Toddler Bathing 101

At some point, your baby will get too old for the infant tub.  Once baby can sit up well, bathe them sitting up in a large clear tupperware container—like a storage bin from Walmart or Target.  Put it inside the real tub and pull it away from the water controls after filling it so there’s no temptation.  This saves water, provides higher walls so more of the baby gets washed by just sitting there, and lets them sit and splash around without you worrying about them slipping all over your tub.  Or getting water everywhere.  Or hitting themselves on the faucet/side of tub.  Or without getting contaminated by whatever disgusting stuff grows in your tub!  If they poop in the water, a storage bin is easily cleaned and refilled.  Just wipe it down and swish some bleach around in there, and you’re all set.  You can add slip grips on the bottom (stickies or a mat) if you’re still worried about slipping.  And depending on the size, your preschooler may still like it.

Get the water all soapy with bubbles, make sure it’s not too hot or too deep (we drew a line on the tub with a permanent marker so everyone knew), and load it up with toys.  Older toddlers might like to wash or spray the walls with a squirter or spray bottle, and this is a great diversion for kids who would normally splash too much out of the tub.  Toy makers have some neat crayons and paint for bath walls that fill busy hands too.  We used to let our kids blow bubbles in the bath once they were 3 and reliable.  Make sure you have some kind of home for bath toys, or you can use the storage bin itself after you’re done.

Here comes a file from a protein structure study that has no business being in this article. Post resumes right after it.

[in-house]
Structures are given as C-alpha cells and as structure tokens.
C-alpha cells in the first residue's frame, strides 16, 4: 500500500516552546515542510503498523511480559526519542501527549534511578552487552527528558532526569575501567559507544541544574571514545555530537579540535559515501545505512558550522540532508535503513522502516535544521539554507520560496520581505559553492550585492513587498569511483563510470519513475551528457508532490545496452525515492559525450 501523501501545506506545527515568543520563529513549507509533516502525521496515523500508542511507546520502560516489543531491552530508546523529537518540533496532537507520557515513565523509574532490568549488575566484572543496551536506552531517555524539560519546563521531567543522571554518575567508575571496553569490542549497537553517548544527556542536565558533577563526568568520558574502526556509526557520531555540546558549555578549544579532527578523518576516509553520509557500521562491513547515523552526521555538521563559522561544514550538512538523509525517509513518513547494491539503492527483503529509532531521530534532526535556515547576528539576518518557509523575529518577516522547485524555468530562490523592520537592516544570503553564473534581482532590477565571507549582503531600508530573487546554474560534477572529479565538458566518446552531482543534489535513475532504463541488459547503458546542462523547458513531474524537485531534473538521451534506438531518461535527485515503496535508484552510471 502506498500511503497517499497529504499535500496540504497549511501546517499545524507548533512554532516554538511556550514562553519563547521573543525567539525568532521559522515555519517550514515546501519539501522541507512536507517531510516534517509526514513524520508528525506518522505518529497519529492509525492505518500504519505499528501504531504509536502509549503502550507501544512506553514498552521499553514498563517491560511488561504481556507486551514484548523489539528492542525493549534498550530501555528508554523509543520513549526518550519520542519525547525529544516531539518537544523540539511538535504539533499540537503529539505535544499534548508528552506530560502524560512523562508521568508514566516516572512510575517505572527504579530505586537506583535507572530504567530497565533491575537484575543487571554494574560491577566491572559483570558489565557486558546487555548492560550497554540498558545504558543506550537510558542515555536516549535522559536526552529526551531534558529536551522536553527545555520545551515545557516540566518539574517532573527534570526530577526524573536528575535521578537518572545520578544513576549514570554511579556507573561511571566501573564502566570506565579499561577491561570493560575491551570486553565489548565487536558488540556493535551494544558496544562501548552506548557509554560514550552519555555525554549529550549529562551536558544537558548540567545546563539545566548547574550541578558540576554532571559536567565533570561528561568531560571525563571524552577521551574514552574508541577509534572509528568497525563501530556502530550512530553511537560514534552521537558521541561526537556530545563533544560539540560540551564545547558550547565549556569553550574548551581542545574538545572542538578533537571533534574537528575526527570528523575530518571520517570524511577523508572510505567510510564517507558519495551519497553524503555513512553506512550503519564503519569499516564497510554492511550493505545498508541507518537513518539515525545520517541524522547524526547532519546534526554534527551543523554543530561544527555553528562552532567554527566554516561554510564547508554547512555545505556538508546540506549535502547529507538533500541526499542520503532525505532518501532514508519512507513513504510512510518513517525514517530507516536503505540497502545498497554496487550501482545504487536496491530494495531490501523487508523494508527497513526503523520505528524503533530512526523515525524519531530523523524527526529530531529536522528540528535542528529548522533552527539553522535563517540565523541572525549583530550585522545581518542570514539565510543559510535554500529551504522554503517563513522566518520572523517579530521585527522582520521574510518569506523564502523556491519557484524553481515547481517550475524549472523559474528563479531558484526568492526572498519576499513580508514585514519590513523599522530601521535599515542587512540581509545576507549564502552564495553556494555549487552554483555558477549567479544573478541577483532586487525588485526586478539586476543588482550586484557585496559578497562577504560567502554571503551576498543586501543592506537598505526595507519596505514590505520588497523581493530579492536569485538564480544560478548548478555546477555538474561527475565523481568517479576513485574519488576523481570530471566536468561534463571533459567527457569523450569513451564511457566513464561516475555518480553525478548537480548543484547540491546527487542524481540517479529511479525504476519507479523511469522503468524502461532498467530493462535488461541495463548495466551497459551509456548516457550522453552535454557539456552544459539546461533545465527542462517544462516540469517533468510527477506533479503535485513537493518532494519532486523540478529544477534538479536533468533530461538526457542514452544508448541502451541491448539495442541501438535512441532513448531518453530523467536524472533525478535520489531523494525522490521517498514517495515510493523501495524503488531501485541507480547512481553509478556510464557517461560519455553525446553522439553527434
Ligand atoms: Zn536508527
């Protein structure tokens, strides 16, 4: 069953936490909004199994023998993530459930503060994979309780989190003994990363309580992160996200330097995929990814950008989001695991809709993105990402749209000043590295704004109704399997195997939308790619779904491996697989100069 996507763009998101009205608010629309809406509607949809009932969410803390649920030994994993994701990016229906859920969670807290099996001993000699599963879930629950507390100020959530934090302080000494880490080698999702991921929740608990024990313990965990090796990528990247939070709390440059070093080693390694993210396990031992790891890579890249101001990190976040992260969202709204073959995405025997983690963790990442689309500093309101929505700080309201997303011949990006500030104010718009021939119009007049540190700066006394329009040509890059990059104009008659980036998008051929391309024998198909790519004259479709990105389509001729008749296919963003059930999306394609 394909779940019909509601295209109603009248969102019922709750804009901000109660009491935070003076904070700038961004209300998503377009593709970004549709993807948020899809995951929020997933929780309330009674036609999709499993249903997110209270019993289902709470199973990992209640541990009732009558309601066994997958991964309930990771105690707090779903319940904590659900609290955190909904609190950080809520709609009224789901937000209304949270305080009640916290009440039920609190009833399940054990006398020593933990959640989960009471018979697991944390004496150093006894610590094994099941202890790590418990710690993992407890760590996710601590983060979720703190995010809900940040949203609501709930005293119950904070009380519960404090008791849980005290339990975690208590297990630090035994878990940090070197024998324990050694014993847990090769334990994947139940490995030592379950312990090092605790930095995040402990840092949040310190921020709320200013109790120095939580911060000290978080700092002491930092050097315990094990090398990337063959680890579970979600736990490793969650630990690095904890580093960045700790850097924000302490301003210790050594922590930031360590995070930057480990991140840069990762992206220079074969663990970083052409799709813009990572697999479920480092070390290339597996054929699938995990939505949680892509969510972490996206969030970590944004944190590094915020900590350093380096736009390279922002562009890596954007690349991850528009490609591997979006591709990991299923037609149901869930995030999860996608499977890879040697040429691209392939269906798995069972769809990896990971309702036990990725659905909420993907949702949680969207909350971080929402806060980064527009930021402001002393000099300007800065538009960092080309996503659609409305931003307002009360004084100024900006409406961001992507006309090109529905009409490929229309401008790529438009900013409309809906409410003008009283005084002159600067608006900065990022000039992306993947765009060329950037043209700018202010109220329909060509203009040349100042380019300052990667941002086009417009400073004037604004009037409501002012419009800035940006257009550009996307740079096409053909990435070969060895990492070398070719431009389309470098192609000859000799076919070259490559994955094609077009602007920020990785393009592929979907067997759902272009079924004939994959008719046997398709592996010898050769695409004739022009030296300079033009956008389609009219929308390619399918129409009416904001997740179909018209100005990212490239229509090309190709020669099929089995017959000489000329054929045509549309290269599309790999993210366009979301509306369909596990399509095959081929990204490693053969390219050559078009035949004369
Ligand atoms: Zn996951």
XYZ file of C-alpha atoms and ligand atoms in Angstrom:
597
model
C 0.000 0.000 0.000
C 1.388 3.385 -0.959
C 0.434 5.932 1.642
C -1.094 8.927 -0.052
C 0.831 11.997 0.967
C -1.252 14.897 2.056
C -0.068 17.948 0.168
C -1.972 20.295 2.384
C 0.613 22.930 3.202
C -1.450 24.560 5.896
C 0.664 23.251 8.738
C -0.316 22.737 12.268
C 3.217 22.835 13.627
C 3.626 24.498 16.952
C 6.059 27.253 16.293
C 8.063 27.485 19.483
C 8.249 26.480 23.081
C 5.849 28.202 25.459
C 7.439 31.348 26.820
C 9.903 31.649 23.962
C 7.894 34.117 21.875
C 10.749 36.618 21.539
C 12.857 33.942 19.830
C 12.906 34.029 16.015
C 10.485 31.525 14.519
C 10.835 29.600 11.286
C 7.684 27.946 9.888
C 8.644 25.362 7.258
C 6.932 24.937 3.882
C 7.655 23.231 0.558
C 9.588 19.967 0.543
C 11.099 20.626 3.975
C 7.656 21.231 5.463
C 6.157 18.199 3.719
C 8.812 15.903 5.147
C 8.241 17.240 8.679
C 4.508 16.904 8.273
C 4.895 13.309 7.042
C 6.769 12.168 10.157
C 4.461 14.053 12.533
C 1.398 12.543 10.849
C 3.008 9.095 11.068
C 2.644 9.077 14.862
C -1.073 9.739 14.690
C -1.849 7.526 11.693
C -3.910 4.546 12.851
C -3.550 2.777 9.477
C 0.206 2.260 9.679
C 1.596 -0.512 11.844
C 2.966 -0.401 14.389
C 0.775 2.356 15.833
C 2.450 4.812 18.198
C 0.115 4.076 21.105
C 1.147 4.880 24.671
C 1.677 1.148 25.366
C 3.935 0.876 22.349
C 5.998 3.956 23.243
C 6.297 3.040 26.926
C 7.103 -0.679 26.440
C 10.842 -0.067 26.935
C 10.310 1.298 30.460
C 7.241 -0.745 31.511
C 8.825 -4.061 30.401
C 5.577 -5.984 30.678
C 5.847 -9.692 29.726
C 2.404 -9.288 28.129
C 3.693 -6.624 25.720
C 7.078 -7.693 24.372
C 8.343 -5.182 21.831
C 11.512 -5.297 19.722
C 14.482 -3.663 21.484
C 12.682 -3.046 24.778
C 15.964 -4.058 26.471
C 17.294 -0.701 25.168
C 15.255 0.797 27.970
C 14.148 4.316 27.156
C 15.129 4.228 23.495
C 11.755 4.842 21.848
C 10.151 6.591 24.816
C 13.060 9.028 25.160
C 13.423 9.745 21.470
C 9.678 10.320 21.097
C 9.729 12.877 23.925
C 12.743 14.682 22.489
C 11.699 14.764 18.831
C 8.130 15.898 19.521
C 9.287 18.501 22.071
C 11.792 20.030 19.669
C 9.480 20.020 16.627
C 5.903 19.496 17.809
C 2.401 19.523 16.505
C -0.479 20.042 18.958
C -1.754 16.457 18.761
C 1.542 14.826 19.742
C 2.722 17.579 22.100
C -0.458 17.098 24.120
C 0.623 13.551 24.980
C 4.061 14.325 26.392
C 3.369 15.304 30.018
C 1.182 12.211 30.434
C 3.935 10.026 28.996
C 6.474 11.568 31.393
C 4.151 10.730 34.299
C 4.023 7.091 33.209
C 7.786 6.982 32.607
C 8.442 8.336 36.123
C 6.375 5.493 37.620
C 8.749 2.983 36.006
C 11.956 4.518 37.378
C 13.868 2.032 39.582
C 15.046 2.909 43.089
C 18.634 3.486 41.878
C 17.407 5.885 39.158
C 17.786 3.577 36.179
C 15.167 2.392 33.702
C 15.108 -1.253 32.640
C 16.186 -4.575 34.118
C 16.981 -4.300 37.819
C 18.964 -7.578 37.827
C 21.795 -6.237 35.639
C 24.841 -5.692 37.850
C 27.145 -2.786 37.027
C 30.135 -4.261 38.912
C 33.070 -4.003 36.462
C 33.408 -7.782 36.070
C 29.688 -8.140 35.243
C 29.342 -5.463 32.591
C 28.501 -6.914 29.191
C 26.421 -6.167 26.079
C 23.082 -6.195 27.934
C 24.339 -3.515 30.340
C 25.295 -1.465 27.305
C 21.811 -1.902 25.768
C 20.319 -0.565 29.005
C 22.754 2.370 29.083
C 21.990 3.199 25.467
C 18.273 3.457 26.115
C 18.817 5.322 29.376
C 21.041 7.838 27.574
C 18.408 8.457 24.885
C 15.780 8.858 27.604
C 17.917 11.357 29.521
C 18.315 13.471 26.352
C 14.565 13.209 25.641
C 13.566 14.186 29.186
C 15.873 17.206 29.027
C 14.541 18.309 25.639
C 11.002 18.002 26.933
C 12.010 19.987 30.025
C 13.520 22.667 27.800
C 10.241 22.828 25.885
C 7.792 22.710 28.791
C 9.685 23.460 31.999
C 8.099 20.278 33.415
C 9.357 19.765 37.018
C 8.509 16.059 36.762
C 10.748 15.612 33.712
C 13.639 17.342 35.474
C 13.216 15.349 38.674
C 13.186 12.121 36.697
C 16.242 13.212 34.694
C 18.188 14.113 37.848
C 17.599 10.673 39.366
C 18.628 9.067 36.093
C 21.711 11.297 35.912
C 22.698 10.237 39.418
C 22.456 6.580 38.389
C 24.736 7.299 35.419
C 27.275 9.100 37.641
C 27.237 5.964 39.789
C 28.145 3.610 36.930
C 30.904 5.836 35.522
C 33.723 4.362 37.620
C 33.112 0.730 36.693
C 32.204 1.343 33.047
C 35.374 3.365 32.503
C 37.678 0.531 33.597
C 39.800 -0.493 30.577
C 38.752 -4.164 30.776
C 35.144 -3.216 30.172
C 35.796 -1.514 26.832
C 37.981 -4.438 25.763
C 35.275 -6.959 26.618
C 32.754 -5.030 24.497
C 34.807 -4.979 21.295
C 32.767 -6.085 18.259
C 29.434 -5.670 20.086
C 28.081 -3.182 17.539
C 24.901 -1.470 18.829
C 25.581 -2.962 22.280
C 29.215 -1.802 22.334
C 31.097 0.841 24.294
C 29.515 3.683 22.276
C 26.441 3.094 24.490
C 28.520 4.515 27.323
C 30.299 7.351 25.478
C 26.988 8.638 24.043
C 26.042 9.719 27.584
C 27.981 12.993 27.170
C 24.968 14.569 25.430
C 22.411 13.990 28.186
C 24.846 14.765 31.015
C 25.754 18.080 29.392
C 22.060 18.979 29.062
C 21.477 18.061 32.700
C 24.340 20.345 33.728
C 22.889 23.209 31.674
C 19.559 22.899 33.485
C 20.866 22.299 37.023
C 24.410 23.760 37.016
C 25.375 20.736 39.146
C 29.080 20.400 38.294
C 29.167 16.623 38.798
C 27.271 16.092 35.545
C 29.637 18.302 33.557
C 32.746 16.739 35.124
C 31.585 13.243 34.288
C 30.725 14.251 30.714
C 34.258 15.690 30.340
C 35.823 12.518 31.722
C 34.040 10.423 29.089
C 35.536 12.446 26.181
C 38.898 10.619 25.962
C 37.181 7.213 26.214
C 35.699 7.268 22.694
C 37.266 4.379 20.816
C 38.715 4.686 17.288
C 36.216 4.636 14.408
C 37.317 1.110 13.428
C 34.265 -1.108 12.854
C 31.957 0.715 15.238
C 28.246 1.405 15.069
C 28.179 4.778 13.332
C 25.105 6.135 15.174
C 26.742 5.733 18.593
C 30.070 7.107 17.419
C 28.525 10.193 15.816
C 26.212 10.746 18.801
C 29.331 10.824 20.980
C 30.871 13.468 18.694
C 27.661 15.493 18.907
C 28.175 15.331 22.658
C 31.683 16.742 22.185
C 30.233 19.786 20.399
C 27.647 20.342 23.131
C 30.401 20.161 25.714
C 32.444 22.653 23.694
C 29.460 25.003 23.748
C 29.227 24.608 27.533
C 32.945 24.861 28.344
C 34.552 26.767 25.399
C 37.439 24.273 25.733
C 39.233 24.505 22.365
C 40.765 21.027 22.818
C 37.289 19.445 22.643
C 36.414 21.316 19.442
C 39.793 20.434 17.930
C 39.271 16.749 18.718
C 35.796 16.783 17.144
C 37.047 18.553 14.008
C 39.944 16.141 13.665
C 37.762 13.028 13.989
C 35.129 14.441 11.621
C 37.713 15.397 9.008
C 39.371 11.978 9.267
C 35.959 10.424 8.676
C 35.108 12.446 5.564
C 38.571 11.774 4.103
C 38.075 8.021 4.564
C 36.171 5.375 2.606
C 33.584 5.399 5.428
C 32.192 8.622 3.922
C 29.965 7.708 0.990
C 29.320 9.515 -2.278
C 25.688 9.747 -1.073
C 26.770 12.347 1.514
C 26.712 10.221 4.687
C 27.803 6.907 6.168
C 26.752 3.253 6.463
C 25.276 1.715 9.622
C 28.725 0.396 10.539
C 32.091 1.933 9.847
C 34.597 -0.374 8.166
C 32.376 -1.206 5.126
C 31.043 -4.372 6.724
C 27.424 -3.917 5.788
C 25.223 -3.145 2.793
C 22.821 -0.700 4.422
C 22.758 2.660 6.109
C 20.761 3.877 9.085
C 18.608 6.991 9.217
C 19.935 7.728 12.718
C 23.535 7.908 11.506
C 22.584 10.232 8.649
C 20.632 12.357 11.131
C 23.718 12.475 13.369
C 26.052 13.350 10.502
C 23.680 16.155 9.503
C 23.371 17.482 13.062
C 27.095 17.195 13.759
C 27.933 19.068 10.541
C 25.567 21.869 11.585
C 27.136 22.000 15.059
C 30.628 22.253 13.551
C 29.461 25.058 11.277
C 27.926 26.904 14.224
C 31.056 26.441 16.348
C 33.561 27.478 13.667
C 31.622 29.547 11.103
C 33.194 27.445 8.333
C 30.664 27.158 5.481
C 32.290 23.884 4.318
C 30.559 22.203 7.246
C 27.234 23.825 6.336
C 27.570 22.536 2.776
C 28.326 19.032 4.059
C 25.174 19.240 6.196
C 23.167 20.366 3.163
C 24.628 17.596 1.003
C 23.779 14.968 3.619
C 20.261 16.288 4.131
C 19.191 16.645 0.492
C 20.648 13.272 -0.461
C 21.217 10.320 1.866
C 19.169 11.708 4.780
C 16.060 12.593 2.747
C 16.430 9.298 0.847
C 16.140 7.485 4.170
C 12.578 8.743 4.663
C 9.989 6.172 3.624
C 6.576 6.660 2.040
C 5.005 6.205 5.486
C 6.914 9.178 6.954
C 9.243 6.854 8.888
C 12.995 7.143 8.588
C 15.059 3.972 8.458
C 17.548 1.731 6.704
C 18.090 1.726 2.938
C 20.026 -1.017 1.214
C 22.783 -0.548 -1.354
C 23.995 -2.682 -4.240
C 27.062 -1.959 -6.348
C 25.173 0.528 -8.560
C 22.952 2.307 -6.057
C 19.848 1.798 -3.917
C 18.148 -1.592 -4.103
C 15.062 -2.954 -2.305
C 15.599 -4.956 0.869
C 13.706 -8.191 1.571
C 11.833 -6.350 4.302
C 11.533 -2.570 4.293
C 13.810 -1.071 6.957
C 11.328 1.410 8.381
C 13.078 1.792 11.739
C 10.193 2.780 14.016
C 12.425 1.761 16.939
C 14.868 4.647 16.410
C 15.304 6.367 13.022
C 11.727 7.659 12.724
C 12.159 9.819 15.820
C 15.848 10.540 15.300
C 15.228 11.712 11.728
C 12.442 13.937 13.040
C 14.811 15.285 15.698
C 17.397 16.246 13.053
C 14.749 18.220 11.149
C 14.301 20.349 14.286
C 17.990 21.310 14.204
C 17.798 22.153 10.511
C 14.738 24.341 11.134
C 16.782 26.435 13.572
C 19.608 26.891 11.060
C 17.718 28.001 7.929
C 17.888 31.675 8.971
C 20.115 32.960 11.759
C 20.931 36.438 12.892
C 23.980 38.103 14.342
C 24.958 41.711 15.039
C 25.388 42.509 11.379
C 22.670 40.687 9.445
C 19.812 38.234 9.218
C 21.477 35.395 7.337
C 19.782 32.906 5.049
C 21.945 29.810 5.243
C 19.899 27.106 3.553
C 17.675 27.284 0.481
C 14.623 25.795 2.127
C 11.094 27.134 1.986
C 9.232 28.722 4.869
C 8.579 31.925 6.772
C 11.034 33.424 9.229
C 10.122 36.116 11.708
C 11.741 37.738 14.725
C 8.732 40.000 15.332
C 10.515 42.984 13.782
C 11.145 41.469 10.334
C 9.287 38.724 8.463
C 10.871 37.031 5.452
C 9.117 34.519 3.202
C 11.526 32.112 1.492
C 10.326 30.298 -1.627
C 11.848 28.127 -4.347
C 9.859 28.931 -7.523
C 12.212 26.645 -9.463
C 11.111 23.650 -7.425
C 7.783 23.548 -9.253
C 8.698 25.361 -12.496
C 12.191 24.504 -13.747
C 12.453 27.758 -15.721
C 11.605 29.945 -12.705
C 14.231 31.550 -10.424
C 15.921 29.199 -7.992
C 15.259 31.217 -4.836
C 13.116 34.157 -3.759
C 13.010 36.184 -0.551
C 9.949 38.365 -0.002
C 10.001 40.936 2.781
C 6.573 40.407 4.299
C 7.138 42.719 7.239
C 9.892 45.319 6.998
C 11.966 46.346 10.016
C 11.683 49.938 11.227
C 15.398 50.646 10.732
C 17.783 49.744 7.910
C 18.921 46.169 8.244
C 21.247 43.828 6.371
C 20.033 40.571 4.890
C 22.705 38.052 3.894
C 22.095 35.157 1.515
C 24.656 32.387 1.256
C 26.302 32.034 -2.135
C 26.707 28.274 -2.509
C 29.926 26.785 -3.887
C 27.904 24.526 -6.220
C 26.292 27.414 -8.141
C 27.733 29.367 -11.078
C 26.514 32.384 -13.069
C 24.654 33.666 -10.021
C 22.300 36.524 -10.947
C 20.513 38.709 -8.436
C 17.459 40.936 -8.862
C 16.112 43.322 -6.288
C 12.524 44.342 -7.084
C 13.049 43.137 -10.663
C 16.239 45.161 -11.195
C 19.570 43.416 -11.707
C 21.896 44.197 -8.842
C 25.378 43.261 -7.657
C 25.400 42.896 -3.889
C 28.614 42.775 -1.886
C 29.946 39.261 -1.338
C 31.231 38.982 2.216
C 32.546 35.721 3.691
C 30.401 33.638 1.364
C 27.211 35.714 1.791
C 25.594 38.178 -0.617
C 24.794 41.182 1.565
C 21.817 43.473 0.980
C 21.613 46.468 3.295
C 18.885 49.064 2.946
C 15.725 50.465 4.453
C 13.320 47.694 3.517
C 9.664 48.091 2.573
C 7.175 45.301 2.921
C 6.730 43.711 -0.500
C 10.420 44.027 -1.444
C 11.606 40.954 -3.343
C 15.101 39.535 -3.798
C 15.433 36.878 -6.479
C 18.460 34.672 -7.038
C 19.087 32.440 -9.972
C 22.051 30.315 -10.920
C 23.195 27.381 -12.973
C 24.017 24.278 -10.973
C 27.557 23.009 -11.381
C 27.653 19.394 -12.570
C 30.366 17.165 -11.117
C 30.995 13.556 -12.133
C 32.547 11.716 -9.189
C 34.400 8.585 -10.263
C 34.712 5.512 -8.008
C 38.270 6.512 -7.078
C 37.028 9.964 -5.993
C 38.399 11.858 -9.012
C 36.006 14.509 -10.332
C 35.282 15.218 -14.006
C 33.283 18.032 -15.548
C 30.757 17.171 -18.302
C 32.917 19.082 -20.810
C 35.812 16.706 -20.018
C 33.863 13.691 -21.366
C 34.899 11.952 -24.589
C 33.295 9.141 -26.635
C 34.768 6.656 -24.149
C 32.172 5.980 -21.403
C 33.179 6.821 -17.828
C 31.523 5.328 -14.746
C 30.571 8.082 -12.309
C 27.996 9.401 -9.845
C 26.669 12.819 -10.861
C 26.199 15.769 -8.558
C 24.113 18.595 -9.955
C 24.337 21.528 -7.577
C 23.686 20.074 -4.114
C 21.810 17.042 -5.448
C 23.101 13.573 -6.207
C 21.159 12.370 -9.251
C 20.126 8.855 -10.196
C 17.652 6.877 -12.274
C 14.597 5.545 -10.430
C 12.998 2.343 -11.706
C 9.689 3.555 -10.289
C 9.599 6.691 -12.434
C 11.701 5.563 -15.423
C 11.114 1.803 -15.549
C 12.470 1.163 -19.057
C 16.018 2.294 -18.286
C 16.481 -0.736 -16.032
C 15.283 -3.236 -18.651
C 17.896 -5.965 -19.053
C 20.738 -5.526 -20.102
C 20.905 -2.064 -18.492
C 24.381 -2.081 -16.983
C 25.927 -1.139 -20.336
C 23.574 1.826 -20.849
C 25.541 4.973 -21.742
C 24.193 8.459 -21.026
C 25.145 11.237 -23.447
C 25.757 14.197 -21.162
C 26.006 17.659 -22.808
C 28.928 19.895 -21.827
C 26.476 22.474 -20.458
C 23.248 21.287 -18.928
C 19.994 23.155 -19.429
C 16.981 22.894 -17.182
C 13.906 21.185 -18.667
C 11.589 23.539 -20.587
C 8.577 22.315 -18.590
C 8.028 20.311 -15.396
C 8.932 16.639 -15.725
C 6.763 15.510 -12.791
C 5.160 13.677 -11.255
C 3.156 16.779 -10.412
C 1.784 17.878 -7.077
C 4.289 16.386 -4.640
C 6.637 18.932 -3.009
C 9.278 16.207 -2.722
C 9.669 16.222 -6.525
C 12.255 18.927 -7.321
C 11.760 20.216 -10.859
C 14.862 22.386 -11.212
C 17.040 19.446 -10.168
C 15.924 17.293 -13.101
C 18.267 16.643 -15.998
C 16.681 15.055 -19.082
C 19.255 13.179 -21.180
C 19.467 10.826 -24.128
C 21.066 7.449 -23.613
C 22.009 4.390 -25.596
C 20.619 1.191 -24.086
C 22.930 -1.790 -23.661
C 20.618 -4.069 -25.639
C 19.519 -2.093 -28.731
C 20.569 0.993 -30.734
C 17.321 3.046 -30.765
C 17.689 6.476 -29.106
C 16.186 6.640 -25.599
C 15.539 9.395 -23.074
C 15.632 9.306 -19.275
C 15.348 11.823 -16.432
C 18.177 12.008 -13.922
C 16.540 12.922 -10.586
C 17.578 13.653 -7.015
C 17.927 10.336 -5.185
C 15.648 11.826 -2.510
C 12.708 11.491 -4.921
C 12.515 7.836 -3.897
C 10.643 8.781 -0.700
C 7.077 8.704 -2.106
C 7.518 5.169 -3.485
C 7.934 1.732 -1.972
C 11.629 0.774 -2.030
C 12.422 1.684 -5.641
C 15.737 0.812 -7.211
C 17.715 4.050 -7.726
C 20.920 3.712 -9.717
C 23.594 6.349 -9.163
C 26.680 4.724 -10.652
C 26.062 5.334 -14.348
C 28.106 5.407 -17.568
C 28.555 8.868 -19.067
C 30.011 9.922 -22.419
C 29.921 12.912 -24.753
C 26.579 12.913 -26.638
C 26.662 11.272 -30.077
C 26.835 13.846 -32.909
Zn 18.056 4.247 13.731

You probably don’t have to sit there and watch the whole time once your toddler is fifteen months or so, but you should patrol frequently just in case.  Teach them not to stand up but to sit and splash with control.  Give them a cloth or sponge and teach them to wash themselves.  If you get them to do their own hair (around 2 years old), they won’t object as much when you do it.  Give them a couple times where you let them do it all by themselves even if they don’t do a good job.  They will inevitably get water in their own eyes, etc., and will probably be grateful when you take a turn next time.  Teach them to  swish own armpits, behind the ears, and private parts too.  (The latter mostly get washed just by sitting there).  Just FYI, don’t worry if they do some body exploring while they’re in there, as it’s just natural since they’re normally in clothes/diapers all day.  Distract with toys or soap bubbles if you think it’s too much.

We also used to add brushing the teeth to the bathroom routine because it fits the cleaning schema.  When our boys were little toddlers, I’d give them a wet toothbrush and they’d just chew it.   They didn’t bathe every day so they didn’t “brush” everyday, but that was ok because they didn’t eat junk.  Once they were potty-trained, I started bathing every day because I suspected their bums were dirtier than when I did the wiping ;-)  Then they started brushing every day too, and we started using toothpaste and all.  They were ready for more instruction by that time because they were habituated to the brush/cleaning idea.